View of Pinney's Beach with Nevis Peak in the background, taken from the Nevis ferry.
|Elevation||985 m (3,232 ft) |
|Prominence||985 m (3,232 ft) |
|Location||Saint Kitts and Nevis|
|Volcanic arc||Lesser Antilles Volcanic Arc|
Nevis Peak is a potentially active volcano which is located in the centre of the island of Nevis of the Federation of Saint Kitts and Nevis in the West Indies. The stratovolcano rises to a height of 985 metres (3,232 ft) and is the highest point on the island. There have been no eruptions since prehistory, but there are active fumaroles and hot springs on the coastal slopes of the island, and these represent low-level volcanic activity.
The steeper parts of Nevis Peak are impossible to farm. During the height of the island's exploitation, when every available scrap of arable land was under sugar cane, the mountain, which occupies a large part of the island's interior, was never really changed in any way and therefore most of the original flora and fauna is still intact. At the lower levels of the mountain there is dry forest and humid forest, and then above that rain forest. At the top of the peak, which is covered with cloud most of the time, there is cloud forest, a montane habitat.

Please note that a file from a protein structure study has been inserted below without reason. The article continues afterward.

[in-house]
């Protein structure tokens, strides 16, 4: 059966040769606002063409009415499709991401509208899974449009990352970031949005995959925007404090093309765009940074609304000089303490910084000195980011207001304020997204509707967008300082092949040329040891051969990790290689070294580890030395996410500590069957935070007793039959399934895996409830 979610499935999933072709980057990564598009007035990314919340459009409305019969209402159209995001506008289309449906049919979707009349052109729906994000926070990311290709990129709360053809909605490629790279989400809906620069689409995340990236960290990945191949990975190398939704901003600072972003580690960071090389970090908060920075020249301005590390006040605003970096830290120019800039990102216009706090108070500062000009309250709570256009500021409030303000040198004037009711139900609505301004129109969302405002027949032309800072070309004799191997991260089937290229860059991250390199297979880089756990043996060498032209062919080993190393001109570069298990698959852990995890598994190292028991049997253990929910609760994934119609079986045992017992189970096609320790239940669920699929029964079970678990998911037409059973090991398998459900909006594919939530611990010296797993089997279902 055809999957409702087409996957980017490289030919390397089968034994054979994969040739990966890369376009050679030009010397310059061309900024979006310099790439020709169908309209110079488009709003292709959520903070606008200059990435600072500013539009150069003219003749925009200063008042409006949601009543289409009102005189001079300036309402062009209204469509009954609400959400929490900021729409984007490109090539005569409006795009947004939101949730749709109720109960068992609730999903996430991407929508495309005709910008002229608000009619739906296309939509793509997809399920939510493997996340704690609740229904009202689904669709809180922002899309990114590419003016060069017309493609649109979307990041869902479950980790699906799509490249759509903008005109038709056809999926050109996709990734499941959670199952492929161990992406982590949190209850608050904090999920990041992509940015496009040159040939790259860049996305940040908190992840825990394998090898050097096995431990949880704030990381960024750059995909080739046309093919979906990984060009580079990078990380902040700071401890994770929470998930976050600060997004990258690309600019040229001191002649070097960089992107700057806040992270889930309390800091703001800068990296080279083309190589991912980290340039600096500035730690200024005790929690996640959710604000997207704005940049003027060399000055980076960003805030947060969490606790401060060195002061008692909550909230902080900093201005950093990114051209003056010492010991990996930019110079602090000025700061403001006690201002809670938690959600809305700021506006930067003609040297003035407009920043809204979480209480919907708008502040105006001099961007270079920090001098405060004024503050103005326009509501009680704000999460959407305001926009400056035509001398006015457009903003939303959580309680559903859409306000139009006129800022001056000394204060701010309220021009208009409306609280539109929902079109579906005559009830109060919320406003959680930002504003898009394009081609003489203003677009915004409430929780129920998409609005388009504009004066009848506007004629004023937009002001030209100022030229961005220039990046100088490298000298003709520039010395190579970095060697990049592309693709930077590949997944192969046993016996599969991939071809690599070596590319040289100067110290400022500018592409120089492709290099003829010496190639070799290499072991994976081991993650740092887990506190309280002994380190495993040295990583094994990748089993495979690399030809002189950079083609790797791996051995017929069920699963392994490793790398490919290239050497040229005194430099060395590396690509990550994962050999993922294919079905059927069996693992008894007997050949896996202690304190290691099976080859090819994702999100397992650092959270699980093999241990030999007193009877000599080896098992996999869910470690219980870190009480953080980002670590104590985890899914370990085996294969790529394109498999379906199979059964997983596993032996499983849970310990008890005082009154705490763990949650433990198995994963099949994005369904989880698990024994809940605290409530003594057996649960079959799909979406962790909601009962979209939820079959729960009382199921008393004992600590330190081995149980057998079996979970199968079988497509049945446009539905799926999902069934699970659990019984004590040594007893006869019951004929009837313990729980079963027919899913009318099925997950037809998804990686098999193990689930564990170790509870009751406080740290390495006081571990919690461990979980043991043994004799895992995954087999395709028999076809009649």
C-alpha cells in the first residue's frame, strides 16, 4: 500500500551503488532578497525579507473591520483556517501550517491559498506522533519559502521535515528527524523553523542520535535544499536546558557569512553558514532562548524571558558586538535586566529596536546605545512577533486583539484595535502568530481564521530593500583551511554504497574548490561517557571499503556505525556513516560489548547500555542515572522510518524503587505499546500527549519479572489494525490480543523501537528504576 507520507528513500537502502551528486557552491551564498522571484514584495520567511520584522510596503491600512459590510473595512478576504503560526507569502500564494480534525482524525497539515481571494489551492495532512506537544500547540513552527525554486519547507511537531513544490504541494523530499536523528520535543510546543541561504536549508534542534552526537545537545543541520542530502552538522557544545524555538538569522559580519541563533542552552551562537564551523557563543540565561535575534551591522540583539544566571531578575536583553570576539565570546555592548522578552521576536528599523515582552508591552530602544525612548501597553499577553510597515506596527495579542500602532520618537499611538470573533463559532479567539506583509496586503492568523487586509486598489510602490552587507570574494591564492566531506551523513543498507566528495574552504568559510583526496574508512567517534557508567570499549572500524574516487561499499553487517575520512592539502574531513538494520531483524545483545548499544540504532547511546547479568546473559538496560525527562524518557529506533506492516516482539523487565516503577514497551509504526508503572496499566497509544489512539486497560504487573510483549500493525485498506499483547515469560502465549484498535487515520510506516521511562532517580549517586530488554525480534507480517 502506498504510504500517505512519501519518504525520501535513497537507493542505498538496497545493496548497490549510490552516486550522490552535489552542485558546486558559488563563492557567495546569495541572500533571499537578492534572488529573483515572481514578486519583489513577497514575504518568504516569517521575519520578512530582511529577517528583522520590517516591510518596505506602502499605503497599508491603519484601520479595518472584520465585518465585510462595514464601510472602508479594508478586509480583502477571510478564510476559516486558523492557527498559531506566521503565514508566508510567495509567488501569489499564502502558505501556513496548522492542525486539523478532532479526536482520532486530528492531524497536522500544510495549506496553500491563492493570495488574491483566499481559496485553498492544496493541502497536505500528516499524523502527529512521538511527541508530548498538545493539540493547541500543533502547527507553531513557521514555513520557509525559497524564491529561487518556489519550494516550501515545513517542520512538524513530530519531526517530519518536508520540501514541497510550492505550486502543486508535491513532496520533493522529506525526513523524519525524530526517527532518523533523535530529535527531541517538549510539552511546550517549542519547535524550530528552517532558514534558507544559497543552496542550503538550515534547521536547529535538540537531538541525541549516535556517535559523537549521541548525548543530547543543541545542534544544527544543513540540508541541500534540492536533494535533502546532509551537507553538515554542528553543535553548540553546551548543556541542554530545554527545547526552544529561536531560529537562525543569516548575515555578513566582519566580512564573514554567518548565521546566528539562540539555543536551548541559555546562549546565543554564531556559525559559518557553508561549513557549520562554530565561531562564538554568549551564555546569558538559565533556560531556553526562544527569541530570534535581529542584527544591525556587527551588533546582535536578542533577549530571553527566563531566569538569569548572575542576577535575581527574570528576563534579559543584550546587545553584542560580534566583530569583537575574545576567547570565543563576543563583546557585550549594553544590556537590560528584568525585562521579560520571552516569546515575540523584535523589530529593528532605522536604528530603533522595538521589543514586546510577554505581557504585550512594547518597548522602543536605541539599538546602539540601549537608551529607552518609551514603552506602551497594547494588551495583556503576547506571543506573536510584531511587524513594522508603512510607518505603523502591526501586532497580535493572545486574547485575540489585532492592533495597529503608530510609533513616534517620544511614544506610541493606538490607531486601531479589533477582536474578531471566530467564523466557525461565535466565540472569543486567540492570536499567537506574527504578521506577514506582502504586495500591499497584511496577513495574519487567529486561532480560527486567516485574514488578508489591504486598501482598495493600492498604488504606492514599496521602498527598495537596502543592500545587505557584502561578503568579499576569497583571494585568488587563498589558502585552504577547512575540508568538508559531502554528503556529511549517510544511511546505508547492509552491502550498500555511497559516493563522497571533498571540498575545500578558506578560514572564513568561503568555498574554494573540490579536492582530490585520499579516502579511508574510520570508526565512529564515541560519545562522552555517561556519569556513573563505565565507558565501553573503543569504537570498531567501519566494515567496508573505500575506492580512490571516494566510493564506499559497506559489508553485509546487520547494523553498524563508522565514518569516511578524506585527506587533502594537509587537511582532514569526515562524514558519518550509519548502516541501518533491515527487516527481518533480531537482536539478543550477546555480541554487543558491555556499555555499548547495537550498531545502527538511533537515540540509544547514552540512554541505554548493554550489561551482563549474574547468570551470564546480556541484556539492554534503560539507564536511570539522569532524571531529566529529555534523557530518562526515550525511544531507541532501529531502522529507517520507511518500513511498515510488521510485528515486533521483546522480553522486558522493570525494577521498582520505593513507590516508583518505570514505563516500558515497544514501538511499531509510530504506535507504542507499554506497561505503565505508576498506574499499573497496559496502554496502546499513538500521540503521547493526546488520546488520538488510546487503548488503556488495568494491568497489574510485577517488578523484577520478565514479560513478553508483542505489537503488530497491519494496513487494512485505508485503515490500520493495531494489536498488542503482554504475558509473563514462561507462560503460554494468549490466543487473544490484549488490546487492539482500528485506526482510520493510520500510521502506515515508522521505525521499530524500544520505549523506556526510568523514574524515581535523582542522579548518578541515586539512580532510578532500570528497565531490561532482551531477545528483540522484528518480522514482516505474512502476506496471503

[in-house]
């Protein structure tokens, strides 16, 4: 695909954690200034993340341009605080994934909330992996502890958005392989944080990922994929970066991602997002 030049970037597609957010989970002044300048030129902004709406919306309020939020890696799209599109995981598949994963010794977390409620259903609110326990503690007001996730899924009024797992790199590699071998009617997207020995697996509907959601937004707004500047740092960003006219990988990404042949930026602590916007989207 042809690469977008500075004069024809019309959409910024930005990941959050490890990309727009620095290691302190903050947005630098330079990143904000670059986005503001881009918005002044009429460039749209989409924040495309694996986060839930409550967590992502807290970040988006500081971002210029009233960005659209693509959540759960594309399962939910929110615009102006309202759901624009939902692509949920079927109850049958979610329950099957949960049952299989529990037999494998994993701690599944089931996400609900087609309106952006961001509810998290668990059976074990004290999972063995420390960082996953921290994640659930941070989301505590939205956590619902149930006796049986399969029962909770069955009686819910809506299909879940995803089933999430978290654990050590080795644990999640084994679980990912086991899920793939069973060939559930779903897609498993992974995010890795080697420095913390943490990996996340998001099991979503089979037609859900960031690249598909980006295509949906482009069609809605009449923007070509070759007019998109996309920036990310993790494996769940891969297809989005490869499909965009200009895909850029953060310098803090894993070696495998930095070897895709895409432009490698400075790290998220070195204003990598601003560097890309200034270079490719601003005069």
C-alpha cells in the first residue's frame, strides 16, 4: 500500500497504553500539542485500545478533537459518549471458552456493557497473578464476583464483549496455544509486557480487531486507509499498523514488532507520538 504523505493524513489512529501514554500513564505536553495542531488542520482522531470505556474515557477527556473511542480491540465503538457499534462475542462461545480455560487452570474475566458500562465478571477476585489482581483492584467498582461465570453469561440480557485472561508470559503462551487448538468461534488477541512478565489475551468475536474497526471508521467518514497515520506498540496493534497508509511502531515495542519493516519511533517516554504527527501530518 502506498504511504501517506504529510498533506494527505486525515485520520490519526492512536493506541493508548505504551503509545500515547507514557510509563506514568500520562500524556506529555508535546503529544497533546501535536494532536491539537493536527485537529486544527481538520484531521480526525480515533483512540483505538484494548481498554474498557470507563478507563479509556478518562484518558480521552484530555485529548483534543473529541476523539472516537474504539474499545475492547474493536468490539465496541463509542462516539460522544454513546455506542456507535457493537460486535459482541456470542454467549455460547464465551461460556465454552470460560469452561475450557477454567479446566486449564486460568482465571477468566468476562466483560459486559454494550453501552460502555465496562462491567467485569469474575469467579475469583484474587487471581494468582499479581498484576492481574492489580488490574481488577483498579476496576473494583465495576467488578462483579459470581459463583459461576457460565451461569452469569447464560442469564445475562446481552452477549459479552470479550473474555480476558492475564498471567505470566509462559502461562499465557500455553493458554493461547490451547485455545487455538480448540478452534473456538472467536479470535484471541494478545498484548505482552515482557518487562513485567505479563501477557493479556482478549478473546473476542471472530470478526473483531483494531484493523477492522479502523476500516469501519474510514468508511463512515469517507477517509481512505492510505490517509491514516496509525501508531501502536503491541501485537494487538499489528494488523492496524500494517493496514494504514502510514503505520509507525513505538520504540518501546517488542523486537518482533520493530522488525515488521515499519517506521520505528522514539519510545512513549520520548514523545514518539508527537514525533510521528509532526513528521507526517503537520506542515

It is possible to hike to the top of the peak and back, but the route has some challenging sections. Hikers need to be quite physically fit to complete this route, and for safety's sake, it is necessary to go with a qualified guide. On days when the peak is completely free of clouds, there are remarkable views from the top of the mountain, not only of Nevis itself, but also out over the Atlantic Ocean, the Caribbean Sea, and the many surrounding islands of the Leeward Island chain.
The fauna of the mountain includes birds such as the red-necked pigeon and the bridled quail-dove, as well as many troops of the African green vervet monkey, which was introduced in the historical past and has become naturalized. The flora of Nevis Peak includes five different kinds of tree fern, some Heliconia species, and a number of small wild orchid species.
The five parishes of Nevis meet at the summit.
- ORDNANCE SURVEY, GOVERNMENT OF THE UNITED KINGDOM, 1984, Nevis, with part of St. Christopher (Saint Kitts). Series E803 (D.O.S. 343), Sheet NEVIS, Edition 5 O.S.D. 1984. Reprinted in 1995, published by the Government of the United Kingdom (Ordnance Survey) for the Government of Saint Christopher (St. Kitts) and Nevis.
- ROBINSON, DAVID & JENNIFER LOWERY (Editors), 2000. The natural history of the island of Nevis. Nevis Historical and Conservation Society Press, Ithaca, New York.
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